But one shining Australian example of optimisation in design is the work of business analytics and optimisation company Biarri Commercial Mathematics on the National Broadband Network (NBN) – work so good that they are one of six global 2014 finalists for the prestigious Franz Edelman Prize.

The mandating by government of optimisation integral to design for significant public and private infrastructure projects would have a transformative impact on the Australian economy. It would not only boost productivity but build in competitive advantage and contribute to a sustainable future.

Optimisation would become part of the economic culture at all scales.

By keeping the bureaucracy to a minimum this measure would encourage the growth of dynamic companies like Biarri and draw on the capacity of CSIRO, IBM, NICTA and the universities, all of whom would be able to tender for the design work.

It would strengthen the mathematical sciences and thrust us, sure-footed, towards 2025 and beyond without fear of falling into the ditch of mathematical ignorance.


Nalini Joshi, Professor of Mathematics at the University of Sydney

Mathematics is a universal language that unlocks innovation by abstracting a problem to reveal patterns that answer the crucial questions. The key to Australia’s future competitiveness and security lies in continually creating and adapting mathematical representations of the real world.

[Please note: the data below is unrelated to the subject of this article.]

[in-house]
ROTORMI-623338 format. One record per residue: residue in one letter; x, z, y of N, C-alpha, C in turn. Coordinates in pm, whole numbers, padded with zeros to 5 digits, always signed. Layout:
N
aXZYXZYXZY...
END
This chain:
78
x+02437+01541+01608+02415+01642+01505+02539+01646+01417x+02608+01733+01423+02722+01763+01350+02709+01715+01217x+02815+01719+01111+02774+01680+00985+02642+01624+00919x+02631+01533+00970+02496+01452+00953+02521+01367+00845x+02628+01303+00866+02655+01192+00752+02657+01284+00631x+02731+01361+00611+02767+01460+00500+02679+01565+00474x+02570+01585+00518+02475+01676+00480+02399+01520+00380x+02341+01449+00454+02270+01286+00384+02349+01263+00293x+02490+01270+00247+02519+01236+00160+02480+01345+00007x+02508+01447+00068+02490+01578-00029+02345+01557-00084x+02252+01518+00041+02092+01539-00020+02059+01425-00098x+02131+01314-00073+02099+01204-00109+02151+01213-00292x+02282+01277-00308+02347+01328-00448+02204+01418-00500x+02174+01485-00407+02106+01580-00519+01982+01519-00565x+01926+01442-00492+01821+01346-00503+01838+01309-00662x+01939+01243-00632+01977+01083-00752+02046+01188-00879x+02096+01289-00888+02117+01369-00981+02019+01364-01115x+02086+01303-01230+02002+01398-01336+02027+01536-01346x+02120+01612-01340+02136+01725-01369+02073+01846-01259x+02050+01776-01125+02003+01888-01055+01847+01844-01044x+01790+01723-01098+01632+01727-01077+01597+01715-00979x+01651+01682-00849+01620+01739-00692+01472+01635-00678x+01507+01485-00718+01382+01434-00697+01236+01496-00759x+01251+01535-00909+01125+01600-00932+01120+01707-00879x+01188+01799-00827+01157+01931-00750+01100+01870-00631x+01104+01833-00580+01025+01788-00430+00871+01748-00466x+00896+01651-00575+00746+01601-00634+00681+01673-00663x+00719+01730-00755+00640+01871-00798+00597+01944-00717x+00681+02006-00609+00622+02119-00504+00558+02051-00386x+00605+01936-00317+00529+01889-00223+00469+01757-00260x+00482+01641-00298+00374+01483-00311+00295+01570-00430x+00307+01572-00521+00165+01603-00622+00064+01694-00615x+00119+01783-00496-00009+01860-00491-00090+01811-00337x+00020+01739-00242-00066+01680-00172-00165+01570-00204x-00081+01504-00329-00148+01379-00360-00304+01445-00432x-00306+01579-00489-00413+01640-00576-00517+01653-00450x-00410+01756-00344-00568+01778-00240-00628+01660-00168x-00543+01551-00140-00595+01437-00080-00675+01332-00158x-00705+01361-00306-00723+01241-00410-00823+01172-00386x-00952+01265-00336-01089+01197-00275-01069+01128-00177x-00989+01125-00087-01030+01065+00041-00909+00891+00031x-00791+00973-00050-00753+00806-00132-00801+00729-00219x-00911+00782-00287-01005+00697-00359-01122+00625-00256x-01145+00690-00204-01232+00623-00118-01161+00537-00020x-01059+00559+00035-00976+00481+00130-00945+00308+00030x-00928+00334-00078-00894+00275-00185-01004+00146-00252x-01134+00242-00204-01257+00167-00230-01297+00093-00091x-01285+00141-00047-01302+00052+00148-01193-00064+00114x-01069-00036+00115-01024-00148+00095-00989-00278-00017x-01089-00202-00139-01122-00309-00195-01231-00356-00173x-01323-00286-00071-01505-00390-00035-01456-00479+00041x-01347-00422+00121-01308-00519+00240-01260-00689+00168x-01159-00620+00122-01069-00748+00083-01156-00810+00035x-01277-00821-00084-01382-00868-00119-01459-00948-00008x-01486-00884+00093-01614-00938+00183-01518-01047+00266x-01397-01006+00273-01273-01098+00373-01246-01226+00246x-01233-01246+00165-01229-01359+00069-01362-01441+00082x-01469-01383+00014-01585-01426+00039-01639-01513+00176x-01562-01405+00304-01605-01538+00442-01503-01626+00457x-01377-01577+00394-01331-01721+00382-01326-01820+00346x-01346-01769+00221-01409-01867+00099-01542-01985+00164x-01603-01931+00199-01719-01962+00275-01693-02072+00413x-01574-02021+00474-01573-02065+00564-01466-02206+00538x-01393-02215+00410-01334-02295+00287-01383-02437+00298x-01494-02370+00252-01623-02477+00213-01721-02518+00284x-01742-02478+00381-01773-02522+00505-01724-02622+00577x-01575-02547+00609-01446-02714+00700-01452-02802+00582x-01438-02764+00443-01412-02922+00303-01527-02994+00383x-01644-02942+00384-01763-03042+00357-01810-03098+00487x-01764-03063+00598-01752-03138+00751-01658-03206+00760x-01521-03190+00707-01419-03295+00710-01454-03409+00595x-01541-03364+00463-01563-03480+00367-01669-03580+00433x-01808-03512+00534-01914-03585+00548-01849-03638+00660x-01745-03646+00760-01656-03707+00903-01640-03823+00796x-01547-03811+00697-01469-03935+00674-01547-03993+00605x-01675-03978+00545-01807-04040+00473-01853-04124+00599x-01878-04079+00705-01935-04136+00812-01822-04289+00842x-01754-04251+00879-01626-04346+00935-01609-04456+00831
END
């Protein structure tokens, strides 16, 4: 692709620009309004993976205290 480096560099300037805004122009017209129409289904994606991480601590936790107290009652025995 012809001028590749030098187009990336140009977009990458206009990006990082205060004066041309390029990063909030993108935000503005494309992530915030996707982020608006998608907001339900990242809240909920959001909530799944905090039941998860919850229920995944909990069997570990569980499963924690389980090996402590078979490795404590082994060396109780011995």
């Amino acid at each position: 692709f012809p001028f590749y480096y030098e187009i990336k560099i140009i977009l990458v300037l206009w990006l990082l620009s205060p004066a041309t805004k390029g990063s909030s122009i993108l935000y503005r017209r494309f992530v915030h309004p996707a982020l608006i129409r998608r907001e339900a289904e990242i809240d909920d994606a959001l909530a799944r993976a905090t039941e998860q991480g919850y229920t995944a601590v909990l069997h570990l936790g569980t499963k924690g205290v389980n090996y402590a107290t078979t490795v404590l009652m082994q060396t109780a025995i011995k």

Mathematical truths make a complex world more comprehensible and manageable; they are intertwined with efficiency and innovation at all levels of the economy.

lytfyre/Flickr, CC BY-NC-SA

Mathematics can show us how to minimise traffic snarls in our cities, cut costs in a complex network of rail transportation, avoid congestion on the internet, produce innovative designs in optical lenses, weigh costs and benefits of environmental policies and optimise a small business plan.

Mathematics can create new and better Australian industries. It is now central to fundamental questions of nature, life and health.

How does genomic information lead to development and better health in early life? How can the resolution of medical images be improved while reducing their file size? How can mathematics be used to create a safer regulatory framework for financial markets?

The more technologically sophisticated a society becomes, the more critical its need for mathematical thinking. The pathways towards economic diversity and opportunity are paved with mathematics.


John Rice, Honorary Professor of Mathematics at the University of Sydney

A smart economy depends on mathematical skills but you would hardly know it. Mathematics in practice is often not recognised as such, and unrecognisable in terms of school and undergraduate mathematics. This is the great failure of mathematics education.

The greatest contribution that the discipline of mathematics could make to Australia’s smart economy is to remedy that.

The remedy concerns approach as well as content. Mathematics as it is practised, in research and professional occupations, requires thought, creativity, judgement, questioning and problem solving. An economy based on production lines might not require these skills as a matter of course, but a knowledge and innovations-based economy does.

queensu/Flickr, CC BY-NC-ND

Current mathematics education, in schools and universities, is satisfied with programming students to carry out certain mathematical processes, and assessment rewards students who can calculate everything even if they understand nothing.